This week marks the 40th anniversary of Margaret Thatcher first coming to power as Prime Minister of the United Kingdom. Between 1979 and 1997, the Conservative Party enjoyed their longest period of electoral success, holding government for almost 18 years and winning four consecutive elections in the process.
A significant amount of this success is rightly attributed to the right-wing, free-market policies of Thatcherism. During her years in office, Thatcher championed the Conservatives as the party of freedom - socially, economically and individually. Breaking the post-war Keynesian consensus of economic policy, Thatcher embarked on a crusade of privatisation, small government and economic liberalisation. However, since they were defeated in 1997, the Tories have slowly parted ways with the Thatcherite policies of the late 20th century, to the extent that there is now a contradictory wish-wash, of pro-market but big-state politics in the Conservative Party.
Indeed, Theresa May all but confirmed the break completely during the 2017 General Election campaign, launching a manifesto of what she called “true Conservatism”. Boldly claiming her Conservative Party “does not believe in untrammelled free markets” Mrs May also rejected “the cult of selfish individualism”, upon which the large success of the Thatcher governments was built. However, this is unlikely to be the party of Theresa May for much longer.
The impending Tory leadership contest will undoubtedly be dominated by Brexit. Mrs May has pledged to stand down as leader once the UK has left the European Union, allowing an alternative figure to lead the subsequent trade negotiations. Despite the contest likely to feature heavily around the Brexit debate, it must also be a clear contest between the market and the state; and the Conservative Party must choose the market.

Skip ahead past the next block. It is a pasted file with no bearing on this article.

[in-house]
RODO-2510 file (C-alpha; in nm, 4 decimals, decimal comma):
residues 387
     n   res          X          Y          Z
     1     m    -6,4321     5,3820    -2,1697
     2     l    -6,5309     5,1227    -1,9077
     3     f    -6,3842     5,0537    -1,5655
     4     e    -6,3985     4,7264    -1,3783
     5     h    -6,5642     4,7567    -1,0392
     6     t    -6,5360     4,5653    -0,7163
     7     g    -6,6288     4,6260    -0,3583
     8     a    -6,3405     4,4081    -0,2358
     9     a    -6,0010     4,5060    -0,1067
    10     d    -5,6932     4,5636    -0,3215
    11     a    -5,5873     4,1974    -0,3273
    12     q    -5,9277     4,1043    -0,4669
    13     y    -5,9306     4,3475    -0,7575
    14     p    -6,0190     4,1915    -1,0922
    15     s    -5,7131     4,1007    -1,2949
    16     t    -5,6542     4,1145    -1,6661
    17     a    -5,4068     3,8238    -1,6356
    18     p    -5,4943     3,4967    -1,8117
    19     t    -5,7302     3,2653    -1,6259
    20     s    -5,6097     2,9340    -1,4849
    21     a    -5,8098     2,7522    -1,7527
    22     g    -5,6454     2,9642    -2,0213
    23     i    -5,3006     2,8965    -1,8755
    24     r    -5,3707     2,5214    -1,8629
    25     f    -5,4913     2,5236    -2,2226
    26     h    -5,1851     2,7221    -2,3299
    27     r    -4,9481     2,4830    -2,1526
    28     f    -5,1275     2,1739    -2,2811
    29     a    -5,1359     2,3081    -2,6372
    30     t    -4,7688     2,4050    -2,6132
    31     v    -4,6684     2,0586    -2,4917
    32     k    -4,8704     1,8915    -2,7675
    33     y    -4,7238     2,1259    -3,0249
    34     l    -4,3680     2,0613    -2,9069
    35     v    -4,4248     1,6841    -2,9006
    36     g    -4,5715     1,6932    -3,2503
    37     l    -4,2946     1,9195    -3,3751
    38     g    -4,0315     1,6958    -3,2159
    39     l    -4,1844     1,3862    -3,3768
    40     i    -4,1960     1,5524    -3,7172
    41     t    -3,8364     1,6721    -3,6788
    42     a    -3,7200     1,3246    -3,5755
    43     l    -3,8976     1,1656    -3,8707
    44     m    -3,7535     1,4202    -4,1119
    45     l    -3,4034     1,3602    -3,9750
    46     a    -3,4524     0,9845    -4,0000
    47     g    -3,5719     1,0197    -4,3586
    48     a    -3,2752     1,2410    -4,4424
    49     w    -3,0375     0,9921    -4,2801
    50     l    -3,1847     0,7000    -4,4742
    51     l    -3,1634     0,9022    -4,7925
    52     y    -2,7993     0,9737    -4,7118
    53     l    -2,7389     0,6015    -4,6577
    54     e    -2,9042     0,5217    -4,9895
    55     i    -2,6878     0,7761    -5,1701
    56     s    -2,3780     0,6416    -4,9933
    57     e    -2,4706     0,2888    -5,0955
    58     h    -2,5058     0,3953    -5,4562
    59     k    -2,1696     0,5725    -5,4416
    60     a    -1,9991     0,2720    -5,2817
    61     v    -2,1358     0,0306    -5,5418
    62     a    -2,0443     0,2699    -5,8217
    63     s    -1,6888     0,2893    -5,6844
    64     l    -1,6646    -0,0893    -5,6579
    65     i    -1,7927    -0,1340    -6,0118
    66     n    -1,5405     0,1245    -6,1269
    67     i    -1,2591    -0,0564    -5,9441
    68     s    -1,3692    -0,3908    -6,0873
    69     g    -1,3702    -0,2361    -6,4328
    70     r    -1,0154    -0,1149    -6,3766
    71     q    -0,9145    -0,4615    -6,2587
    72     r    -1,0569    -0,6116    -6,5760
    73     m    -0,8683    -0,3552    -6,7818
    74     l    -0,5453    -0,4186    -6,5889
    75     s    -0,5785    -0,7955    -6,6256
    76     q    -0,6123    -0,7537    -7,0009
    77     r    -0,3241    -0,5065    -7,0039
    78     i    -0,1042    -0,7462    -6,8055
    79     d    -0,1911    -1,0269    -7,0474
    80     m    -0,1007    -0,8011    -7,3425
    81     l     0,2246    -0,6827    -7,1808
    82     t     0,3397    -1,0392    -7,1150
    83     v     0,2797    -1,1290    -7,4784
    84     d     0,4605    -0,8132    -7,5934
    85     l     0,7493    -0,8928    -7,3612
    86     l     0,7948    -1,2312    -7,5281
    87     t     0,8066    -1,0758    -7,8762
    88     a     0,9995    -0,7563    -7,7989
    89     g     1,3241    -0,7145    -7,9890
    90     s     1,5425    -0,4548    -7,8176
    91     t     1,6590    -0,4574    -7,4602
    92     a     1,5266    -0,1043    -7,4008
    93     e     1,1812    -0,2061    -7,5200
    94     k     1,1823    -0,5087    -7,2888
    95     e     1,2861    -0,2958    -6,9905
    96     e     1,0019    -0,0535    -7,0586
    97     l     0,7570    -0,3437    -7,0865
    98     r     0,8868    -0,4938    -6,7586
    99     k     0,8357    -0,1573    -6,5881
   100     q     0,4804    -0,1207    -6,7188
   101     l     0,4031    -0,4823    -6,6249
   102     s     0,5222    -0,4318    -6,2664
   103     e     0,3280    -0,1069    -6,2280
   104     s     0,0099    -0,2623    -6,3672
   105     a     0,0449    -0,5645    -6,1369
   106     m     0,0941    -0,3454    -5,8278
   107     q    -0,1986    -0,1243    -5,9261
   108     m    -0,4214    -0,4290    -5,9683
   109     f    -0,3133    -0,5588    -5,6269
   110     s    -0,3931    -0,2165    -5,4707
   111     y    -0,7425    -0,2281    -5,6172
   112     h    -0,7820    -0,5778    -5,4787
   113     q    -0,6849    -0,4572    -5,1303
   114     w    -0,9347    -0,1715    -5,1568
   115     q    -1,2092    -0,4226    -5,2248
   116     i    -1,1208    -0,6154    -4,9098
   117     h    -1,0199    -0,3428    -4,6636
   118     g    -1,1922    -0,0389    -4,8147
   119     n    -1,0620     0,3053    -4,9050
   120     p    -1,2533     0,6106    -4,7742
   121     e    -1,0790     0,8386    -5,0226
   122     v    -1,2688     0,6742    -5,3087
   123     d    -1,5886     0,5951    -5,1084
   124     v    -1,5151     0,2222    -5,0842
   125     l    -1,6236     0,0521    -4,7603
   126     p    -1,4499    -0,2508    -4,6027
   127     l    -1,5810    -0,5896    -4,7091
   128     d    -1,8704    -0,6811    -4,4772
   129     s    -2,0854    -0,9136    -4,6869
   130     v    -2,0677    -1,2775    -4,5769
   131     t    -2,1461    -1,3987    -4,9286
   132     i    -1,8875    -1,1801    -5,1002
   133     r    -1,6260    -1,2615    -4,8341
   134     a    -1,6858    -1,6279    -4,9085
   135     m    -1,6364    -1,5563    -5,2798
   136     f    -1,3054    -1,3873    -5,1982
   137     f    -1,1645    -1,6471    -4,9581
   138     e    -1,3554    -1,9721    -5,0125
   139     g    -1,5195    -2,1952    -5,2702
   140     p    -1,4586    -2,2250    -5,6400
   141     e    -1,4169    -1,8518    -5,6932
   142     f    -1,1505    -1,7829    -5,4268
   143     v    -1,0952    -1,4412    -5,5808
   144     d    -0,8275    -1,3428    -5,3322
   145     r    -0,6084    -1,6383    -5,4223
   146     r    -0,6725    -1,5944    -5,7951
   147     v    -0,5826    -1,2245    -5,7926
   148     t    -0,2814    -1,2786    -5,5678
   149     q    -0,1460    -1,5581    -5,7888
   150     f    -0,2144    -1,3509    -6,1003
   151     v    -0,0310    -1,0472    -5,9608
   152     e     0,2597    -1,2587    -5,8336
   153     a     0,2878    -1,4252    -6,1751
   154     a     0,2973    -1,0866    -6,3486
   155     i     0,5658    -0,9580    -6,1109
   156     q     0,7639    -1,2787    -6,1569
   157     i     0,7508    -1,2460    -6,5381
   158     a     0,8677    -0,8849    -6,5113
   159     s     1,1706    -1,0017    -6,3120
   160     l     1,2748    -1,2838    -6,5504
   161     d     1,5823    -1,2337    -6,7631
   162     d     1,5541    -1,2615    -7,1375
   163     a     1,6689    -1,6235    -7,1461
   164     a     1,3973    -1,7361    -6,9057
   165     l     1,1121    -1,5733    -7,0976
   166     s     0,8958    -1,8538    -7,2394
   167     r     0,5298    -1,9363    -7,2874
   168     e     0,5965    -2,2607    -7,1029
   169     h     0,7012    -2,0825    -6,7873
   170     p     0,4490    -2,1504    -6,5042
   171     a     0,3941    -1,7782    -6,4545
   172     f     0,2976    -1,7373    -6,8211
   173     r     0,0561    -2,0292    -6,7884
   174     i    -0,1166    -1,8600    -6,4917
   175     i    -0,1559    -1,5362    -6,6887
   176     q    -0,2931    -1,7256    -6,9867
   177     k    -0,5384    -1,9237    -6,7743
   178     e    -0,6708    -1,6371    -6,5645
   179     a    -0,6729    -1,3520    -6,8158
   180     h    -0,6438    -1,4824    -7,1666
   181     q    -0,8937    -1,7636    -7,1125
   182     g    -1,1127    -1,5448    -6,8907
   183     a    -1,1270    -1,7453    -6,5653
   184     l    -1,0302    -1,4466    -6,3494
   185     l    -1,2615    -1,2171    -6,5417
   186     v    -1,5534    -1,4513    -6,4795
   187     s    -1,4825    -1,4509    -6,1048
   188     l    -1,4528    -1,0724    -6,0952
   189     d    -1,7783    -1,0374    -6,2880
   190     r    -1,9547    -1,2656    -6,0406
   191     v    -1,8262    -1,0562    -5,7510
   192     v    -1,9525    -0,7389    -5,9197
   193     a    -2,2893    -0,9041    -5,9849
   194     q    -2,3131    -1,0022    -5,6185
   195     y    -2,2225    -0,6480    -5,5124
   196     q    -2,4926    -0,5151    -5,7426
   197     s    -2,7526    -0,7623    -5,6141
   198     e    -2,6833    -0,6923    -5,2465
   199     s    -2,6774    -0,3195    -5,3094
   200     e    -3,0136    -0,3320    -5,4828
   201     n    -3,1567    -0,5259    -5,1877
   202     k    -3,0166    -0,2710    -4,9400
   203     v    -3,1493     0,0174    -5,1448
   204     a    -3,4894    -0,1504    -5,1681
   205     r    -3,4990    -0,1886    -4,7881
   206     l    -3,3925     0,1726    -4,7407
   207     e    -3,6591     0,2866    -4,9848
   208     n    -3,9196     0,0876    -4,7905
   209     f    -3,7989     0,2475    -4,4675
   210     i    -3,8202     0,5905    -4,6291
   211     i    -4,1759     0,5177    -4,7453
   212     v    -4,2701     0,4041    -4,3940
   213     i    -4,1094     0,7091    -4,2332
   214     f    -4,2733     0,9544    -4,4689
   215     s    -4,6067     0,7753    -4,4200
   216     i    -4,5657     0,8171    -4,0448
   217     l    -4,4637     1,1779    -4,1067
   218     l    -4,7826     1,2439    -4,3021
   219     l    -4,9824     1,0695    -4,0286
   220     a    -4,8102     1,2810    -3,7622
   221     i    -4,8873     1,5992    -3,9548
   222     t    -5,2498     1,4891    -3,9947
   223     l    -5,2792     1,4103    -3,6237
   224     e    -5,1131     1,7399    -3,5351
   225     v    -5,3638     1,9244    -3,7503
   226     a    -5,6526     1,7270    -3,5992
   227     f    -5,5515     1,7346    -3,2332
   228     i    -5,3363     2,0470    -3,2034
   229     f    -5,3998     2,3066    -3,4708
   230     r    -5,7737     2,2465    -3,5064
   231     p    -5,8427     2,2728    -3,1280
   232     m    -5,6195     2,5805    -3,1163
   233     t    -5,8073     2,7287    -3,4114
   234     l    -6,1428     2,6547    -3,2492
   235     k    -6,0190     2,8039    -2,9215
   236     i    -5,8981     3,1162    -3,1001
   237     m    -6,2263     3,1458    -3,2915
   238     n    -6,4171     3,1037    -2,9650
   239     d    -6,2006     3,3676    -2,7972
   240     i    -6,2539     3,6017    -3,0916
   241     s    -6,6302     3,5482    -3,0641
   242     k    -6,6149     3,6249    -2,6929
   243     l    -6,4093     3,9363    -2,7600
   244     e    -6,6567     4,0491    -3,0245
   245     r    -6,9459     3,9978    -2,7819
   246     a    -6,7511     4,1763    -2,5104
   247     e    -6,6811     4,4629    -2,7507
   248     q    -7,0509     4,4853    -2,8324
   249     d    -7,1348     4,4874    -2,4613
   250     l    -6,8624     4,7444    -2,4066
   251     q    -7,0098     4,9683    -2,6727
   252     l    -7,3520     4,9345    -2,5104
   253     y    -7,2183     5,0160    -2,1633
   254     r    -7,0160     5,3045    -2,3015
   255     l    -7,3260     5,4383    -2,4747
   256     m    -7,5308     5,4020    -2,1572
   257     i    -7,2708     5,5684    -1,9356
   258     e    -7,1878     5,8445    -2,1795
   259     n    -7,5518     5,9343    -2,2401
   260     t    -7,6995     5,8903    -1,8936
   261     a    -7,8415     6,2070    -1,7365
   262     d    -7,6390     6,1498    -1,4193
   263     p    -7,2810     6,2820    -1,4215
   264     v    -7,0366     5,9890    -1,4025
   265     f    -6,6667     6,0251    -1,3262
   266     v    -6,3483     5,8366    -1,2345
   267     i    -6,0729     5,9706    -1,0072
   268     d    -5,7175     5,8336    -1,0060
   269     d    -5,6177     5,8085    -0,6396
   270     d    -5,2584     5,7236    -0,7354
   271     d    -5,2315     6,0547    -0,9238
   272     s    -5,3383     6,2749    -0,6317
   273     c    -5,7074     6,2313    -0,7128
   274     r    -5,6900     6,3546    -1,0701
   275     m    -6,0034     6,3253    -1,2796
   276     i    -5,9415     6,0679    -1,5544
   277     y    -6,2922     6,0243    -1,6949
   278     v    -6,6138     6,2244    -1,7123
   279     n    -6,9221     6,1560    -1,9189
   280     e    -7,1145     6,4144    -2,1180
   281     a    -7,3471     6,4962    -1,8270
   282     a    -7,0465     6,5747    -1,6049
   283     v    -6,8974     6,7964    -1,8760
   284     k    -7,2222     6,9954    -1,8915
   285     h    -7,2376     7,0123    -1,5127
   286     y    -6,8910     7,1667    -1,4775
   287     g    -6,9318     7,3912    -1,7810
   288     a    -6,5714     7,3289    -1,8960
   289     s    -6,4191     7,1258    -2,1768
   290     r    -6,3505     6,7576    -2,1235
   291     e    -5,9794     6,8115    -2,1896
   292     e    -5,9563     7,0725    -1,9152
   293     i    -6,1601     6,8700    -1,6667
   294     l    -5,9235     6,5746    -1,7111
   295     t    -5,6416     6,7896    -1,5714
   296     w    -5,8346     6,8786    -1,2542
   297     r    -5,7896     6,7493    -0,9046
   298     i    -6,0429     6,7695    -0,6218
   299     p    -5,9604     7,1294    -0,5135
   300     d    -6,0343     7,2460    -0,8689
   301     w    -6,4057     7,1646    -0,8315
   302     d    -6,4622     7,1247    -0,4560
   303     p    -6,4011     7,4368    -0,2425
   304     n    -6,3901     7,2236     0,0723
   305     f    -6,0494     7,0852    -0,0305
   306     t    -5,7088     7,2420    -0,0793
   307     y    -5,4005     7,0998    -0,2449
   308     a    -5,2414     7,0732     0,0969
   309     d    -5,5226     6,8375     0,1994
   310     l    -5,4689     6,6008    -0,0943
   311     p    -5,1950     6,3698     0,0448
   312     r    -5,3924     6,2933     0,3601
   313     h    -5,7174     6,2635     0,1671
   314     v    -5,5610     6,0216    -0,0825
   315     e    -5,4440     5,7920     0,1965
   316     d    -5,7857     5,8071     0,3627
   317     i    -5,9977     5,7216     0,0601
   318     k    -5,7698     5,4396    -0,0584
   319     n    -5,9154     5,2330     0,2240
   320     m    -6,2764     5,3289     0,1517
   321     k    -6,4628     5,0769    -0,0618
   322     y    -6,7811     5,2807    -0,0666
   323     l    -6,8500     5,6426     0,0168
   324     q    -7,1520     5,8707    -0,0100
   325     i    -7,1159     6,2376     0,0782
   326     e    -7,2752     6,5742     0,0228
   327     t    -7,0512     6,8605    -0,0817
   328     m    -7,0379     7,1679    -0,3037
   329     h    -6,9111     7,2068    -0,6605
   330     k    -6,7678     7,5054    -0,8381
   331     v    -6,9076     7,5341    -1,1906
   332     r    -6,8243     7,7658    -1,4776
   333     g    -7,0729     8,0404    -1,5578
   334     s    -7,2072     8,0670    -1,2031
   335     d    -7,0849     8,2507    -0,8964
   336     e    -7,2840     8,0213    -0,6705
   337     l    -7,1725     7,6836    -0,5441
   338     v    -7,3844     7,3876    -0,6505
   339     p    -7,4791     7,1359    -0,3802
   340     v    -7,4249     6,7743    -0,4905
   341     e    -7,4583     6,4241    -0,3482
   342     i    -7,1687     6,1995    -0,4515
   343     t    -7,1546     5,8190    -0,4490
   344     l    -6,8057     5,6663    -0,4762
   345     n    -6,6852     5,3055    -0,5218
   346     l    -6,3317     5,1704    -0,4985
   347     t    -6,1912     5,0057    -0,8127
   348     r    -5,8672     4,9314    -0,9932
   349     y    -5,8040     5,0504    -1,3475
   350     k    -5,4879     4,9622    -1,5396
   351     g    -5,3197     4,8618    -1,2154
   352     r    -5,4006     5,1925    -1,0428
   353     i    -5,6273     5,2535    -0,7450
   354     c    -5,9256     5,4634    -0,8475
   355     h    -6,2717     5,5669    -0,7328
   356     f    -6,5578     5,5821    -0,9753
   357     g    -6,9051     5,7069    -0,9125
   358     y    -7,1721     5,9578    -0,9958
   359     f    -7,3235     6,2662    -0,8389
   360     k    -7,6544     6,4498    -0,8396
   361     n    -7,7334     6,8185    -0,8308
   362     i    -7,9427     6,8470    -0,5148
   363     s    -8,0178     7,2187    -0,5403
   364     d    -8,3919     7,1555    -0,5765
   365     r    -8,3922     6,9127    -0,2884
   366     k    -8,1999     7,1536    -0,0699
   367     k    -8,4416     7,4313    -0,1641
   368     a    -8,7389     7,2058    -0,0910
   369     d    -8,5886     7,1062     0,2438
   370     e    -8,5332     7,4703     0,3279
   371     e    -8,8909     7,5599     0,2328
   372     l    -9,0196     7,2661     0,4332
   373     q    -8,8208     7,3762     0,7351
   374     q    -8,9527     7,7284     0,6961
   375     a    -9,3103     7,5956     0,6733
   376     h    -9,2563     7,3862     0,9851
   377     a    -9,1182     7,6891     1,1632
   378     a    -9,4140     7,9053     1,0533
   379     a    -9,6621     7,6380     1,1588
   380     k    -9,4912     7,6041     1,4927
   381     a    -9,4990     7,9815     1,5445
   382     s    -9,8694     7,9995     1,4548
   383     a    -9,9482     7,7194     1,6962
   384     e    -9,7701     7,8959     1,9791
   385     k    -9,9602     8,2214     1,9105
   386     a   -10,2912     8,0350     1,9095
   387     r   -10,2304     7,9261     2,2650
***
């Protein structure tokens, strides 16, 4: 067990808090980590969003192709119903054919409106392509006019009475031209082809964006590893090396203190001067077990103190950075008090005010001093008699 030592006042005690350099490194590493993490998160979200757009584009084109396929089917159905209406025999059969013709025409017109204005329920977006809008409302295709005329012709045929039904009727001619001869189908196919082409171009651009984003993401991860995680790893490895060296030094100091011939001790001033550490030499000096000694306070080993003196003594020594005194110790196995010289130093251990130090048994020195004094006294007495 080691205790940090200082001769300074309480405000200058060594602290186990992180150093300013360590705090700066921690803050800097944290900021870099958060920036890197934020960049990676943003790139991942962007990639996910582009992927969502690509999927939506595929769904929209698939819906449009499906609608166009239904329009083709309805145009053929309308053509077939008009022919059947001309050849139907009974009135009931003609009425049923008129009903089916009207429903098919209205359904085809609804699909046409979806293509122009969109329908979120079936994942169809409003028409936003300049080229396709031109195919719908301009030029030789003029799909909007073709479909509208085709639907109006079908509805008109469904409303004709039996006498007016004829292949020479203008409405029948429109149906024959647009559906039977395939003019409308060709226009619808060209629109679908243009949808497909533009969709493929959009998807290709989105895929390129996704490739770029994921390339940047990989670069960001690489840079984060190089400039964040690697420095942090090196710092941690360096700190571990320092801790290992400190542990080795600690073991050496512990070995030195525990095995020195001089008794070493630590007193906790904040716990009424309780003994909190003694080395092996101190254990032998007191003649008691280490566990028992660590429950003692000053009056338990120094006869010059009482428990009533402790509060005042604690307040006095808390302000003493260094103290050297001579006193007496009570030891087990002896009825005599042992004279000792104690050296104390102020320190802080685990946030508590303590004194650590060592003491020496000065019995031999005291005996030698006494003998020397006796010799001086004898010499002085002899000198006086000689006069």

The 2017 election saw a resurrection of socialism under Jeremy Corbyn, with the Labour Party returning to their core values of the early 1900s. While the Tories saw disappointing results despite managing to retain their position in government, Labour, on the other hand, gained popularity, especially amongst younger voters with the promise of a more inclusive and fairer society. Looking beyond Brexit, the Conservatives must also adopt a return to Thatcherism if they are to be able to combat Mr Corbyn.
Since entering Downing Street, Mrs May has rolled out a number of traditionally left leaning, pro-interventionist policies, some of which were highlighted in the 2017 manifesto. These included pledges, such as a cap on energy prices and cutting benefits for wealthy pensioners, also refusing to rule out tax increases for high earners and vastly increasing spending in the public sector. Far from the small government policies of Thatcher, the Prime Minister seems to be instead promoting the case for government involvement in society and the economy.
Indeed, at the 2016 party conference, she stated that “where markets are dysfunctional, we should be prepared to intervene” promoting “the good that government can do”. However, this approach has been criticised by numerous factions from within the Conservatives. Instead of seeking to appeal to moderate voters in the centre ground, the Conservatives should be championing a real alternative to the socialist programmes advocated by Labour under Corbyn.
In order to increase support amongst young voters, the Conservatives must appeal to their aspirations, as Thatcher did. During her years in office, Thatcher promoted a programme of individual opportunity, with policies such the right-to-buy scheme accompanied by lower taxation, which gave young people the tools to grasp the opportunities of life. A number of prominent Conservative figures have emphasised the need for economic reform and a return to the belief in strong free markets. Chief Secretary to the Treasury, Liz Truss is one of the principle advocates of the free market in the Conservative Party, recently claiming the UK has a “big opportunity to unleash economic growth, as well as the potential of everyone in the country – giving them the chance to take control of their own lives.”
Furthermore, recent research by the Economic and Social Research Council even suggests that young people support many of Thatcher’s values and policies. “Findings reveal that younger adults appear to have embraced neo-liberal attitudes and beliefs in line with key Thatcherite values. Those aged 25-34 are not only the age group most supportive of such policies, but also show most support (60%) for her economic tenets of low regulation, less tax and reduced trade union power.”
Once Brexit is dealt with, the Tories will need to develop a strong domestic agenda, advocating for real change and once again emphasise the benefits of the free market. Instead of trying to combat Jeremy Corbyn through a mix of big-government and watered down left-wing policies, the Conservatives must present a genuine argument for the free-market and the genuine opportunities it presents.